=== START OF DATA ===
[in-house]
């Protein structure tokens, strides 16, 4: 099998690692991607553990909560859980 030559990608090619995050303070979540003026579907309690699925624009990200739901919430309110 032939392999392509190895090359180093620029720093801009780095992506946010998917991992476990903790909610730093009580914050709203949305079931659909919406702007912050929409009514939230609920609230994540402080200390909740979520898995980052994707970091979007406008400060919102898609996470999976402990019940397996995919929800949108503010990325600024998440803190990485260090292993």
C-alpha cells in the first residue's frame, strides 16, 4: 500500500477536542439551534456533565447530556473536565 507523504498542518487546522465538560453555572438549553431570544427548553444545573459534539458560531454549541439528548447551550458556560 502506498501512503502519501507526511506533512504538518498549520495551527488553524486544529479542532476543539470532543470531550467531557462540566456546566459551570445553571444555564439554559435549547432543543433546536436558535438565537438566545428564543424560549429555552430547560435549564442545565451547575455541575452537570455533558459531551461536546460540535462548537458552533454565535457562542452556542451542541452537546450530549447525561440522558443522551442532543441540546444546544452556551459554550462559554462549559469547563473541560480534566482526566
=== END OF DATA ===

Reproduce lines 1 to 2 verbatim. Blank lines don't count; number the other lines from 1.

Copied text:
[in-house]
């Protein structure tokens, strides 16, 4: 099998690692991607553990909560859980 030559990608090619995050303070979540003026579907309690699925624009990200739901919430309110 032939392999392509190895090359180093620029720093801009780095992506946010998917991992476990903790909610730093009580914050709203949305079931659909919406702007912050929409009514939230609920609230994540402080200390909740979520898995980052994707970091979007406008400060919102898609996470999976402990019940397996995919929800949108503010990325600024998440803190990485260090292993």